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for have I trembled, when, at Tancred's stroke, Its gushing blood tlie gaping cypress pour'd! It
When each live plant with mortal accents spoke's
How have I sat, when pip'd the pensive wind,
Prevailing poet! whose undoubting mind
Hence, at each sound, imagination glows! .
Hence his warw lay with softest sweetness Hows!
Where'er Home dwells, on hill, or lowly moor,
Ta him I lose your kind protection lerd,
some striking Scottish superstitions omitted by Col:
They are the production of William Erskine, Esq. Advocate, and form a Continuation of the Ad. dress, by Collins, to the Author of Douglas, exhorting him to celebrate the traditions of Scotland. They originally appeared in the Edinburgh Magazine for April, 1788.
** Thy muse may telt, how, when at evening's close,
To meet her love beirtath her twilight shade,
In merry mood the village maiden goes,
Chanting some 'carol till her swain appears, With visage, deadly pale, in pensive guise,
Reneath a wither'd fir his form he rears ! Shrieking and sad, she bends her eiric flight,
When mid dire heaths, whero fits the taper blue,
The airy funeral meets her blasted view!
Where magpies scatter notes of presage wide,
The wraith, or spectral appearance, of a persoft stortly to die, is a firm article in the creed of Sco'tish superstition Nor is it unknown in our sister kingdom. See the beautiful Lady Diana Rich:--lubrey's Miscellanies, p. 89.
Some one shall tell, while tears in torrents flow,
" Let these sad strains to lighter sounds give place
Bid thy brisk viol warble measures gay !
Once more the Brownie shews his honest face.
sprite . Thou friend, thou lover of the lowly, hail, Tell, in what realms thou sport'st thy merry night,
Trail'st the long mop, or whirl'st the mimic flair.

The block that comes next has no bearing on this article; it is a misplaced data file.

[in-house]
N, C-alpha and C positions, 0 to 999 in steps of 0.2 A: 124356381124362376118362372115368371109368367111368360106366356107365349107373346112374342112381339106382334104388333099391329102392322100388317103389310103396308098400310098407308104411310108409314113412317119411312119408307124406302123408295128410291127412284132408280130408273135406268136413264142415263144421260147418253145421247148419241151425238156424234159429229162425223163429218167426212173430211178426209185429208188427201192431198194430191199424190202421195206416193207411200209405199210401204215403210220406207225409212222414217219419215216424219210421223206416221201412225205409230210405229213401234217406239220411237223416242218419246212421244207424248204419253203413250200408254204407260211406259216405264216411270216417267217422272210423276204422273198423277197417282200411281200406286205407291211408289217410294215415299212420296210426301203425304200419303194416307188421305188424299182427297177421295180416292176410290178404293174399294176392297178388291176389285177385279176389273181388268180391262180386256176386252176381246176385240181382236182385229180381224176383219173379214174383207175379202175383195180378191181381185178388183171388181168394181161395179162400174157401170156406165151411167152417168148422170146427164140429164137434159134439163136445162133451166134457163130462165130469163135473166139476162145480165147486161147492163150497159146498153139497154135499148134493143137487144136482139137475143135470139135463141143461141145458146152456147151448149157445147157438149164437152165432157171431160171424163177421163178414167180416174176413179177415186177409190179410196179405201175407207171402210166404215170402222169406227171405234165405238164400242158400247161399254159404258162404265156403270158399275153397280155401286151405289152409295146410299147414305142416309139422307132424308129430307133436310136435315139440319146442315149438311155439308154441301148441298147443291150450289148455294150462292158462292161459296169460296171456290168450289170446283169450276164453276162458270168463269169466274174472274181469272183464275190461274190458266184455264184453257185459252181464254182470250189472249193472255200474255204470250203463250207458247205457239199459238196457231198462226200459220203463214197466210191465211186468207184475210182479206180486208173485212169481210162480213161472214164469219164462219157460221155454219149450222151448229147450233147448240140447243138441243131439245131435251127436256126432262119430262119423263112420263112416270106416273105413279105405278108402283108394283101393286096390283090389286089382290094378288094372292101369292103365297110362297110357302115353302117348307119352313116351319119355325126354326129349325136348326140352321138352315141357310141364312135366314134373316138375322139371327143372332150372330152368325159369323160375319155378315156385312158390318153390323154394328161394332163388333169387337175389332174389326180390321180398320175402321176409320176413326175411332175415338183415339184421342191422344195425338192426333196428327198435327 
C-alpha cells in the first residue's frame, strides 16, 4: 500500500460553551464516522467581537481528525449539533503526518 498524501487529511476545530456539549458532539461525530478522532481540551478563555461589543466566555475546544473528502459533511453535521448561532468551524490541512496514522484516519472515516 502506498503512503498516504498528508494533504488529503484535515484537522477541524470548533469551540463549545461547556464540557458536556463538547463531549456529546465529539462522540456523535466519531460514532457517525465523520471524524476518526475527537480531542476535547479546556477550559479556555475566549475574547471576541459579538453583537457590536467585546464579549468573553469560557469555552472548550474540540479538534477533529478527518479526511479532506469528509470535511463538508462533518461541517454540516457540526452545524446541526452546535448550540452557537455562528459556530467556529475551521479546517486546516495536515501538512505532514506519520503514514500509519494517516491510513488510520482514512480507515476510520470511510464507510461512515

While the tir'd damsel in Elysium sleeps,
Or lull the dame wbile mirth his vigils keeps ?
Thou ply'dst the kindly task in years of yore?
Spread in thy nightly cell of viand's store!!
"The Brownie formed a class of beings, distinct in habit and disposition from the freakish and misa chieyous elves. He was meagre, slaggy, and wild in his appearance. Thus, Clealand, in his satire against the Highlanders, compares them to ! 1 Faunes, or brownies, if ye will, die
Or satyrs come from Atlas hill,' 'licari '. In the day time, he lurked in remote recesses of the old houses which he delighted to haunt; and, in, the night, sedulously employed himself in discharg.
" Then wake (for well thou canst) that wondrous lay,
How, while around the thoughtless matrons sleep, Soft o'er the floor the treacherous fairies creep,
And bear the smiling intant far away :
ing any laborious task which he thought might be acceptable to the family, to whose service he had devoted himself. But, although, like Milton's lubber fiend, he loves to stretch himself by the fire,* he does not drudge from the hope of recompence. On the contrary, so delicate is his attachment, that the offer of reward,' but particularly of food, infallibly occasions his disappearance for ever !
*-how the drudging goblin sweat,
L'Allegro. • When the meniáls in a Scottish family protracted their vigils around the kitchen 'fire, Brownie, wcary of being excluded from the midnight hearth, sometimes appeared at the door, 'seemed to watch their departure, and thus admonisheď tliem"Gang a' to your beds, sirs, and dinna put out the wee grieshock (embers)." 1
1 . 5" )" 's It is told of a Brownie, who haunted a border family, now extinct, that the lady having fallen un.
How starts the nurse, when for lier lovely child,
She sees at dawn a gaping idiot stare!
And save the parents fond from fell despair!
When from their hilly dens, at midnight's hour,
expectedly in labour, and the servant who was or-
a border allen